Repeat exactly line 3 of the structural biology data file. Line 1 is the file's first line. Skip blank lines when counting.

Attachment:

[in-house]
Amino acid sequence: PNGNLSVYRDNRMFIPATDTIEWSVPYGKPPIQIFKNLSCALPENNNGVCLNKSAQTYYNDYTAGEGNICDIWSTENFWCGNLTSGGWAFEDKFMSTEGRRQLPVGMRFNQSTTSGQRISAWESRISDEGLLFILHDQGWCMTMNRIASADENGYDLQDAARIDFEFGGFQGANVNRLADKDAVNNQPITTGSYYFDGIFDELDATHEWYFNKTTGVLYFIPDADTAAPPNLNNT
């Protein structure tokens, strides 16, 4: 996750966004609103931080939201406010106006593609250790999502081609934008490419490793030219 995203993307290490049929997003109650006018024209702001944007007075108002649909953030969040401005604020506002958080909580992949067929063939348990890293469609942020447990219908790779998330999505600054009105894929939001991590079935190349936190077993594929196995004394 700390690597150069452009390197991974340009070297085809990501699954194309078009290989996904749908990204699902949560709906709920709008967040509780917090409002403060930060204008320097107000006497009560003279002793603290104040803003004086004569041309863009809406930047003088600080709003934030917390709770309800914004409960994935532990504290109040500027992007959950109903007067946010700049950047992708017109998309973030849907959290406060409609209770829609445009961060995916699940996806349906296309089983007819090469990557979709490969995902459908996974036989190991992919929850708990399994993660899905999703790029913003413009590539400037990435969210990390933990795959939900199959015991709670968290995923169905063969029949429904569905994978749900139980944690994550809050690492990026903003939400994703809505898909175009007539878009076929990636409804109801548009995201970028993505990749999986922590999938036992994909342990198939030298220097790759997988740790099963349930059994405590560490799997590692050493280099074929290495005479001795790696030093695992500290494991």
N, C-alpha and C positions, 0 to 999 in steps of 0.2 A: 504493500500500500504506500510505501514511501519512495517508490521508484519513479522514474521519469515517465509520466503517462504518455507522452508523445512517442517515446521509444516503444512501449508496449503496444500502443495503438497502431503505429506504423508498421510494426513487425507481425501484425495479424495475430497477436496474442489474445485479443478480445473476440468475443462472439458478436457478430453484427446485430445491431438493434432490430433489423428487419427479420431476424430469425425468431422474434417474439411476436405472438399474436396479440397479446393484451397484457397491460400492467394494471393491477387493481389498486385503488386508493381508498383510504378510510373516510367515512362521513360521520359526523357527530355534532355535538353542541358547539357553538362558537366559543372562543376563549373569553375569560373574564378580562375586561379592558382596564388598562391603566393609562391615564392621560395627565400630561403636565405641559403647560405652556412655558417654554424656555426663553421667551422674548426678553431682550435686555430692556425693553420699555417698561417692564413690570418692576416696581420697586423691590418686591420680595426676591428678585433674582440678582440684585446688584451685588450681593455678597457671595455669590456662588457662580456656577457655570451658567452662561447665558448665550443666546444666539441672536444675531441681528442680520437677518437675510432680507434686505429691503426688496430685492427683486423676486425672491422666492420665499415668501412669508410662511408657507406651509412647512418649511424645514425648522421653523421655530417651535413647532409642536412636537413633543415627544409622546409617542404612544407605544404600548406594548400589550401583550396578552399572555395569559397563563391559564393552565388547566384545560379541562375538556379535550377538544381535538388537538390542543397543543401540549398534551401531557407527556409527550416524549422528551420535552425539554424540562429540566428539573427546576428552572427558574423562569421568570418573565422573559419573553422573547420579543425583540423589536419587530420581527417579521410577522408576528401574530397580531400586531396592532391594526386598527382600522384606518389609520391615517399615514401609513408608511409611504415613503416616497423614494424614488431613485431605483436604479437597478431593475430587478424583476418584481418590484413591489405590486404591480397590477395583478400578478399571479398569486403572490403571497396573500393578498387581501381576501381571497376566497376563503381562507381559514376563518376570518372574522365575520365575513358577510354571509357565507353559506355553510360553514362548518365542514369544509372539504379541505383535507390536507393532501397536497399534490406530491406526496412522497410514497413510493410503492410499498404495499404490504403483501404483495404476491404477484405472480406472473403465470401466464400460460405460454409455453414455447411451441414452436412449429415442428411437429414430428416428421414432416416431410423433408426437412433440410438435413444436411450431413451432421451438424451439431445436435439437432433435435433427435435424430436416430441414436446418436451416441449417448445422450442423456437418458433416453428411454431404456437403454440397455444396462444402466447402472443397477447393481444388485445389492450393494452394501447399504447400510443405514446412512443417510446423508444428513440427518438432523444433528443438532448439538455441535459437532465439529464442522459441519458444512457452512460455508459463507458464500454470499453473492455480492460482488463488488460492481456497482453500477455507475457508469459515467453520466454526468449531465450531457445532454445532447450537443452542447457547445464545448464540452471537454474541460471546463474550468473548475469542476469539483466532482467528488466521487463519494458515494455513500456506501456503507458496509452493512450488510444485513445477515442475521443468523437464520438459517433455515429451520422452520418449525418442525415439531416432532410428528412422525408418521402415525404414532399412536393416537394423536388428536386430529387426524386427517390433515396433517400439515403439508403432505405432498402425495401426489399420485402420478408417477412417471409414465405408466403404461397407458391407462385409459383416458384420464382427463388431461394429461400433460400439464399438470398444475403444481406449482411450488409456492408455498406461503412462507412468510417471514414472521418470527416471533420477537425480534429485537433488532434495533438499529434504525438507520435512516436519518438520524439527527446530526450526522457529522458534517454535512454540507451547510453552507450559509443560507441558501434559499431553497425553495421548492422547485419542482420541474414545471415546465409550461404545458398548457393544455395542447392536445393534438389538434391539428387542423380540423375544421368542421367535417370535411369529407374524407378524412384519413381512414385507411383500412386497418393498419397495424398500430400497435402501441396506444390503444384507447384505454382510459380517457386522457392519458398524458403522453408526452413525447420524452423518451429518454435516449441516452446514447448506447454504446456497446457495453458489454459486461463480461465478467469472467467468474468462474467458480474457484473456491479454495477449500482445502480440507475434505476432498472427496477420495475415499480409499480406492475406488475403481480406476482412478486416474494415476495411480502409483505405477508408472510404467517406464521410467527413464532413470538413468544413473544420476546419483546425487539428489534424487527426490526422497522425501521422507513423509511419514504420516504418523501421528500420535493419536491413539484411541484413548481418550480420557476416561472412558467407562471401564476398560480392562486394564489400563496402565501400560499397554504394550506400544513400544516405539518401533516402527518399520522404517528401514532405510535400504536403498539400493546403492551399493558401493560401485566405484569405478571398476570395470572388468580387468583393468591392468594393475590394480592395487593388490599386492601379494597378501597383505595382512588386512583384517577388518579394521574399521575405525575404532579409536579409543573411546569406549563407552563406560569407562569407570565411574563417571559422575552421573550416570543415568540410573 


């Protein structure tokens, strides 16, 4: 996750966004609103931080939201406010106006593609250790999502081609934008490419490793030219 995203993307290490049929997003109650006018024209702001944007007075108002649909953030969040401005604020506002958080909580992949067929063939348990890293469609942020447990219908790779998330999505600054009105894929939001991590079935190349936190077993594929196995004394 700390690597150069452009390197991974340009070297085809990501699954194309078009290989996904749908990204699902949560709906709920709008967040509780917090409002403060930060204008320097107000006497009560003279002793603290104040803003004086004569041309863009809406930047003088600080709003934030917390709770309800914004409960994935532990504290109040500027992007959950109903007067946010700049950047992708017109998309973030849907959290406060409609209770829609445009961060995916699940996806349906296309089983007819090469990557979709490969995902459908996974036989190991992919929850708990399994993660899905999703790029913003413009590539400037990435969210990390933990795959939900199959015991709670968290995923169905063969029949429904569905994978749900139980944690994550809050690492990026903003939400994703809505898909175009007539878009076929990636409804109801548009995201970028993505990749999986922590999938036992994909342990198939030298220097790759997988740790099963349930059994405590560490799997590692050493280099074929290495005479001795790696030093695992500290494991």